Helen Waite, Partner in the Family team, recently wrote an article for My Tunbridge Wells
Going through a divorce or separation is an incredibly difficult time. It is completely normal to feel a wide range of emotions and have questions and concerns, whether it is your decision to start things or it has come as a complete shock.
Many people going through a divorce are naturally concerned about the emotional and financial toll it can take, especially when there are children involved.
While sometimes it is necessary to involve the family courts, it is often not in anyone’s best interest to do so, and to instead consider an alternative route – one that focuses on being open, communicative and transparent, rather than combative.
What are the alternatives to court when it comes to divorce?
There are a range of Alternative Dispute Resolution (ADR) options to consider, which can help make divorce more amicable.
Mediation is a process that gives a couple the opportunity to discuss issues arising from their separation with the help of a mediator.
Family mediators are trained to act impartially and do not seek to apportion blame, but instead help you both to reach an agreement.
The mediation process usually involves both parties meeting with a mediator, some of whom are also qualified to meet with children as part of the process. The mediator assists you by explaining the law and the boundaries of it, and can give an indication of how – in his or her experience – the court might deal with an issue.
One Couple One Lawyer
‘One Couple One Lawyer’ is a relatively new approach, where couples appoint one lawyer between them to handle all aspects of their divorce, including child and financial arrangements.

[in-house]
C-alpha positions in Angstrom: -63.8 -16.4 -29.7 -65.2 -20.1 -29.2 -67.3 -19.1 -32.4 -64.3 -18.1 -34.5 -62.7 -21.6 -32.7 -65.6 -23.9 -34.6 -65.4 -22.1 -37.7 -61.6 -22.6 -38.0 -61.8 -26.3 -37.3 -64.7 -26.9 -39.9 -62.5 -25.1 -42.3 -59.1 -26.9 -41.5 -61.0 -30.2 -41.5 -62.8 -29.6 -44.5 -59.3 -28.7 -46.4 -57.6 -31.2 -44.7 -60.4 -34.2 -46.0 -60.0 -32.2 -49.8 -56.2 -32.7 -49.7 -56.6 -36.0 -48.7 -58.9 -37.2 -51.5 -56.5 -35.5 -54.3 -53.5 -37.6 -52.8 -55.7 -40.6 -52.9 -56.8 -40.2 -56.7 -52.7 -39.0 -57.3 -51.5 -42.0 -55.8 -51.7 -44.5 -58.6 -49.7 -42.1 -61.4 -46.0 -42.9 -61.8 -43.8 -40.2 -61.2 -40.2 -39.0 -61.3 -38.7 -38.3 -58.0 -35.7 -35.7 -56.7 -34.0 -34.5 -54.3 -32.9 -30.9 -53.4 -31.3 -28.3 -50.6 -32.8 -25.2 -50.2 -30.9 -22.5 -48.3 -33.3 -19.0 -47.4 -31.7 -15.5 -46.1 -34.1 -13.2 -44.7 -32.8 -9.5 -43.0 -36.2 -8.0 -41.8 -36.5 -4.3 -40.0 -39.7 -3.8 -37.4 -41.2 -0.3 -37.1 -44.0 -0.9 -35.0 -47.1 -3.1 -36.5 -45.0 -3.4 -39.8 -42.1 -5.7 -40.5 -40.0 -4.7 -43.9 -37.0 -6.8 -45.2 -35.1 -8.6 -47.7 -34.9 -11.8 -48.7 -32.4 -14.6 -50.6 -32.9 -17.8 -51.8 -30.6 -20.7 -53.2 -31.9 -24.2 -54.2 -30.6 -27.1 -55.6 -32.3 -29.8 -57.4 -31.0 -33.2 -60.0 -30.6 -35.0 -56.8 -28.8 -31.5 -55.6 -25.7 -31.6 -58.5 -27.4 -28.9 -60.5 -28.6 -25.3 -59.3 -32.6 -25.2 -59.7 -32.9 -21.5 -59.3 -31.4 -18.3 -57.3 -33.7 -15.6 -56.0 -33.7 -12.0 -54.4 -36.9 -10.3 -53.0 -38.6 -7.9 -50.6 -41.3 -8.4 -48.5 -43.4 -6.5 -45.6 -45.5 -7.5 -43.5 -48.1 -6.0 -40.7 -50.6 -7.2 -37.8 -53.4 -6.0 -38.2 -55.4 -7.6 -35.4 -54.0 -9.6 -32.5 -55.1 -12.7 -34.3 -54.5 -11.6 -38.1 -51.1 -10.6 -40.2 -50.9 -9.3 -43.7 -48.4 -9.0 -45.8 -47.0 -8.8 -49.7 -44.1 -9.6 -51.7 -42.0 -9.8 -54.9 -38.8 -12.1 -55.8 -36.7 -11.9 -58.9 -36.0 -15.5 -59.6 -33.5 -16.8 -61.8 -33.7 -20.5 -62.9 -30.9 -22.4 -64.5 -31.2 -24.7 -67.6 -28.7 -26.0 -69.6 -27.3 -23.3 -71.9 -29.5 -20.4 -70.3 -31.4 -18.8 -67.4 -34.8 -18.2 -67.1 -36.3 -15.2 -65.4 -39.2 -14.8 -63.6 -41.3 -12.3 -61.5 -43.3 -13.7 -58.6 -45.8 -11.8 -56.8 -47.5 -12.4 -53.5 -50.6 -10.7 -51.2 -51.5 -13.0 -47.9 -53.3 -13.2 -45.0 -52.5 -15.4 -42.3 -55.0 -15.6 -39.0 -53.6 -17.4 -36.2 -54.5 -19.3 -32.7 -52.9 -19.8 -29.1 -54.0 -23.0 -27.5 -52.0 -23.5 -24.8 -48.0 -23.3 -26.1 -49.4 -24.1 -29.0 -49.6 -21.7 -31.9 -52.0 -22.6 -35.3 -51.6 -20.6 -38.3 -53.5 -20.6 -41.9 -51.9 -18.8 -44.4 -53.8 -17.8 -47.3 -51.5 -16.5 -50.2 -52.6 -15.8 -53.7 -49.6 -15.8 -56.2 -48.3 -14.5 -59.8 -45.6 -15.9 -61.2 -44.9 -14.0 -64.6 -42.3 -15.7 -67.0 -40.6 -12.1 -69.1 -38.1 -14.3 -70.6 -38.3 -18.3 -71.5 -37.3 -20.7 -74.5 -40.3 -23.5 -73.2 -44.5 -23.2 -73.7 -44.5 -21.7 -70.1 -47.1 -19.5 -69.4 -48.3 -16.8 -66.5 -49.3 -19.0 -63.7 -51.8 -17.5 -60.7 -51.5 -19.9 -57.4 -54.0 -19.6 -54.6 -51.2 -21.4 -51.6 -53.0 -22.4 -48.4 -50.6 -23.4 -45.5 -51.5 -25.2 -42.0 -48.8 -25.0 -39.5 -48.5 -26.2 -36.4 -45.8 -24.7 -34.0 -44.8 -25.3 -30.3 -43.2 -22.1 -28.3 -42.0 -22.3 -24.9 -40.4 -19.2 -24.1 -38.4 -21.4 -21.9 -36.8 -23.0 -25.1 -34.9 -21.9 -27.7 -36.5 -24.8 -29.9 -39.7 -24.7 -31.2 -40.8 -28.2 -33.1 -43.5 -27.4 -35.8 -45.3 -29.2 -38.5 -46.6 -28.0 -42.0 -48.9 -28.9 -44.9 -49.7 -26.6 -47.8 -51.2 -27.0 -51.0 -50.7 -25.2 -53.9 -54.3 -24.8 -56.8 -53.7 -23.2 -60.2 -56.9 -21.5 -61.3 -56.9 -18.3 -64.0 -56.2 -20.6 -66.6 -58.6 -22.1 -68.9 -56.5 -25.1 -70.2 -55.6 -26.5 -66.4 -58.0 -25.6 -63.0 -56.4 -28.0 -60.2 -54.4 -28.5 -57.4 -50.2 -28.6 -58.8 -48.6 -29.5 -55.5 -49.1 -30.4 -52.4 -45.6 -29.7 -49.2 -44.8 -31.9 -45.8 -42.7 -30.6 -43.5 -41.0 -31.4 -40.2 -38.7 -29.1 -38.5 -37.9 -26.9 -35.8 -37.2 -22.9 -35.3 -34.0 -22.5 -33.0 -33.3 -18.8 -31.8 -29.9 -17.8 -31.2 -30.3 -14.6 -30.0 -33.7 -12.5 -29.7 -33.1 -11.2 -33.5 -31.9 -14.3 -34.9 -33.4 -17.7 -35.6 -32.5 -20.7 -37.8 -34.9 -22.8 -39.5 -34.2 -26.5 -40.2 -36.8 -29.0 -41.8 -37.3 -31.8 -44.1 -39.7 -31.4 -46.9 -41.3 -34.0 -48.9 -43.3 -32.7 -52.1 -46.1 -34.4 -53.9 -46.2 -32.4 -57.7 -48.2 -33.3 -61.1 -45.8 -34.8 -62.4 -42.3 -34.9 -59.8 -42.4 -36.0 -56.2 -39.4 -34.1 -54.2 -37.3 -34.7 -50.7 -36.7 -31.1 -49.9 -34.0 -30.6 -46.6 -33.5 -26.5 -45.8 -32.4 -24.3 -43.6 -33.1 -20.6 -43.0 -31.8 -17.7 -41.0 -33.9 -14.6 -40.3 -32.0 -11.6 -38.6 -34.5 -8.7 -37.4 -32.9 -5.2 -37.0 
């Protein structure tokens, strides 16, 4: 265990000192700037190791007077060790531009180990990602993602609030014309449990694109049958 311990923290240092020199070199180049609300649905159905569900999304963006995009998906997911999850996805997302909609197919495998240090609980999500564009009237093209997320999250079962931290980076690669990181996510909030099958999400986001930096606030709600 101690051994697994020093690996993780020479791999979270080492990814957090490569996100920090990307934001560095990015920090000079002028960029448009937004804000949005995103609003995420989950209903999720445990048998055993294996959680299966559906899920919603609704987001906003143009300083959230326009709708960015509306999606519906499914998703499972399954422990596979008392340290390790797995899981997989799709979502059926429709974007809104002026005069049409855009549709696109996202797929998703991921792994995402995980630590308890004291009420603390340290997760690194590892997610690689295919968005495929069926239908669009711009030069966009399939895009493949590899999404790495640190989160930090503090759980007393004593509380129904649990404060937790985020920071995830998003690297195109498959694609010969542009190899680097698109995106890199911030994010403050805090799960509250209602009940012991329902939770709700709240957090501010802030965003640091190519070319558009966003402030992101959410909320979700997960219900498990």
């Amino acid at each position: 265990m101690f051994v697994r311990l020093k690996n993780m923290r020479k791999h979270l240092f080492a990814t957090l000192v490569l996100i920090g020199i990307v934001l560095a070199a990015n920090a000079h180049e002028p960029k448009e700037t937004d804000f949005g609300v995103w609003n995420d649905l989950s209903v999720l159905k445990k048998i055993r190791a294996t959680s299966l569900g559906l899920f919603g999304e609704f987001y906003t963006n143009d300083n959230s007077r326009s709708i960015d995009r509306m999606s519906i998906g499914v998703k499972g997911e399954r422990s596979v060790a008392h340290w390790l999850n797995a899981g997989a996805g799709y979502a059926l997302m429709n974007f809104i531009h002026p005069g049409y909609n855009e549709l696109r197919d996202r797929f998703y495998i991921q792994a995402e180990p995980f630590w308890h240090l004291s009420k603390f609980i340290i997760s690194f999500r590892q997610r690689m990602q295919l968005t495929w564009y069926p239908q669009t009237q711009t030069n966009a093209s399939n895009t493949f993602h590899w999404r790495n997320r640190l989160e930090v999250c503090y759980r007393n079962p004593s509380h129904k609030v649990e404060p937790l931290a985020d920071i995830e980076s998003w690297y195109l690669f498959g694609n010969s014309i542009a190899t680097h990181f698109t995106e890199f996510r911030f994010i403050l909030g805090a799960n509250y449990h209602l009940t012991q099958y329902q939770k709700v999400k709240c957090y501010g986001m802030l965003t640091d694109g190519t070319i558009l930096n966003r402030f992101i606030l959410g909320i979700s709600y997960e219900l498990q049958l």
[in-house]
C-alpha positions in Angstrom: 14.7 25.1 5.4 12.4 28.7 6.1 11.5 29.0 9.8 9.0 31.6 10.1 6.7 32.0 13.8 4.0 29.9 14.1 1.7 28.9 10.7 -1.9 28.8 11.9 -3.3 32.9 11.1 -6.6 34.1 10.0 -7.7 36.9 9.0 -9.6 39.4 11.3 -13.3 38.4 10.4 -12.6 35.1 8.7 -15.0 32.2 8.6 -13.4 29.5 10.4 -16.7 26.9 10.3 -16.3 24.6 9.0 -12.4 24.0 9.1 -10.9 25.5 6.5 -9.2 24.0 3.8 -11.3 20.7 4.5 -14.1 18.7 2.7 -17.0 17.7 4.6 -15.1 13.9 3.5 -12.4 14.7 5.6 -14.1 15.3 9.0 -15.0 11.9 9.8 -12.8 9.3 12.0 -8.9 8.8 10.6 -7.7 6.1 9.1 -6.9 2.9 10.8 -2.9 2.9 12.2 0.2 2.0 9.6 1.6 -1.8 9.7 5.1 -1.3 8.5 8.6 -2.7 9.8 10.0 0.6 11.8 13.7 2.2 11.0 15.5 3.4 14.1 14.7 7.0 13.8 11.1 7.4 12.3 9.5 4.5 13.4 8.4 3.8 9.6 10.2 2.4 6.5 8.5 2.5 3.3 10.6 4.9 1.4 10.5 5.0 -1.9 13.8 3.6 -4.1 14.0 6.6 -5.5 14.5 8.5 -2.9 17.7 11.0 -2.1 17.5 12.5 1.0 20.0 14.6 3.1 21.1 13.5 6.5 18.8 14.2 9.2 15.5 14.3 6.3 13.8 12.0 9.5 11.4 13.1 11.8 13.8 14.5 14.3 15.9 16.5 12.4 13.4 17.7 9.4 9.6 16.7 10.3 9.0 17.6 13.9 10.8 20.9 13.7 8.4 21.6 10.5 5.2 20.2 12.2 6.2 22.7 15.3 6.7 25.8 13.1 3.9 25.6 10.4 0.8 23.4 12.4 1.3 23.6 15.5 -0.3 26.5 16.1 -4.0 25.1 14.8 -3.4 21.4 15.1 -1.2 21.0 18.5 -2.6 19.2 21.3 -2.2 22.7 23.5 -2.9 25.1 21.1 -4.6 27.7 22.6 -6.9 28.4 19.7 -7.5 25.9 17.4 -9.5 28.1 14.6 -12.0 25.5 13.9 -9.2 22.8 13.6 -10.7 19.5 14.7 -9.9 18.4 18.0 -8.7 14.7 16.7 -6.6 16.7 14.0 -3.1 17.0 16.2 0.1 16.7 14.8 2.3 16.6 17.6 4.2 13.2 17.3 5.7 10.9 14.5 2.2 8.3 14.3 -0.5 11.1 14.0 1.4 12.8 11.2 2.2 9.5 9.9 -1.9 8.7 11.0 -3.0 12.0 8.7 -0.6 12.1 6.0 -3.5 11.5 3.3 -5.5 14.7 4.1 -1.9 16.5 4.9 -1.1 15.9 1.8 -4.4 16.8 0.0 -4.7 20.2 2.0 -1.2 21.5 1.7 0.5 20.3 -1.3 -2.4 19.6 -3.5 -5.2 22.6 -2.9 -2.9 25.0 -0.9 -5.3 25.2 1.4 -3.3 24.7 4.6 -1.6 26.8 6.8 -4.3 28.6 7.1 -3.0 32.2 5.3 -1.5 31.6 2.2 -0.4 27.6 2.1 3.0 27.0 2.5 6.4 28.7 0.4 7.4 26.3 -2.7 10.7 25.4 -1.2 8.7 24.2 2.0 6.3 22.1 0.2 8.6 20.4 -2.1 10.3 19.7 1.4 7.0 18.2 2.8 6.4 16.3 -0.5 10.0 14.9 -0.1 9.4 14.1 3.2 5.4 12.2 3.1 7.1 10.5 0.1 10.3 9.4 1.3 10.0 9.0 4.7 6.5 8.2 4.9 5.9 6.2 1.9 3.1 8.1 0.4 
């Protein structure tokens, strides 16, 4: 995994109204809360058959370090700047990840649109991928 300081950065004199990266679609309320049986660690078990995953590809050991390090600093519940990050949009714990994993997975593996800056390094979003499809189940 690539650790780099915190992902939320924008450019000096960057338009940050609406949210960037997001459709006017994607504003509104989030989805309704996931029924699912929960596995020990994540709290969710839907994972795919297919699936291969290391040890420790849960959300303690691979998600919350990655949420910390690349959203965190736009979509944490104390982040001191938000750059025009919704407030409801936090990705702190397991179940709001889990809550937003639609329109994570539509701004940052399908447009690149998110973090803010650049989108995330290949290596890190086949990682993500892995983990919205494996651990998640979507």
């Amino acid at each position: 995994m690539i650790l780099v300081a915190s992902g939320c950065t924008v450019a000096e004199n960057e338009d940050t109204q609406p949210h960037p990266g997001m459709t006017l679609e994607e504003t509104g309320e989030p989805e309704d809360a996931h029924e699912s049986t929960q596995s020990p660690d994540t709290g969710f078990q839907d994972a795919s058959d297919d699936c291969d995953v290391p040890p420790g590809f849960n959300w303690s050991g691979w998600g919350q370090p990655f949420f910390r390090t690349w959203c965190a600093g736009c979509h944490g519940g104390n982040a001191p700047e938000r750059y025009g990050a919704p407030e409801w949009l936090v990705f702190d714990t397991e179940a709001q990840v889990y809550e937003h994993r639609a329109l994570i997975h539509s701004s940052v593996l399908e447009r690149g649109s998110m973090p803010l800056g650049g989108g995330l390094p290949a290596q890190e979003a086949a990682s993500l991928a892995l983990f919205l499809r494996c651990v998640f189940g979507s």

This can help keep the process as amicable as possible, as well as make it faster and more cost effective. The process is relatively straight forward and involves a range of joint and individual meetings with the lawyer, as well as an opportunity for each party to take independent legal advice if they wish to do so.
Alternatively, if a couple would prefer to each have legal representation then they might consider Collaborative Law. Using this approach, discussions take place sitting round the table with each party having their own collaborative lawyer at the meetings. The lawyers work together to try and help you come up with a solution. The benefit of this approach is that it allows you to be a little more innovative than the family courts can be and find an agreement that works for your unique situation.
Any agreement reached can be drawn up as a document to be approved and sealed by the court.
Some couples opt for family arbitration. This is where a specially trained arbitrator is appointed to hear evidence / representations from both sides and will then arbitrate the decision. This approach does involve an additional cost, but it may not in fact cost any more money than a hearing.
It is also a much quicker process than going to court and is less formal and daunting than doing so. It also offers both parties more control than going to court as you have more of a say in how the proceedings run.
What is the best approach to take for divorce?
In our experience, the options listed above work really well, even in some very contentious circumstances. There is no one size fits all approach. Every couple and every situation is different and it is really important to get the right advice and support in place so that you can choose the approach which best suits your specific needs.
Unfortunately, sometimes there is no option but to involve the family courts. However, we always encourage a non-confrontational approach, and try to resolve issues in a constructive way, as we believe that produces better outcomes for the individuals involved and their children.
If you have any questions at all, please get in touch with our friendly and experienced team, who will be happy to help email@example.com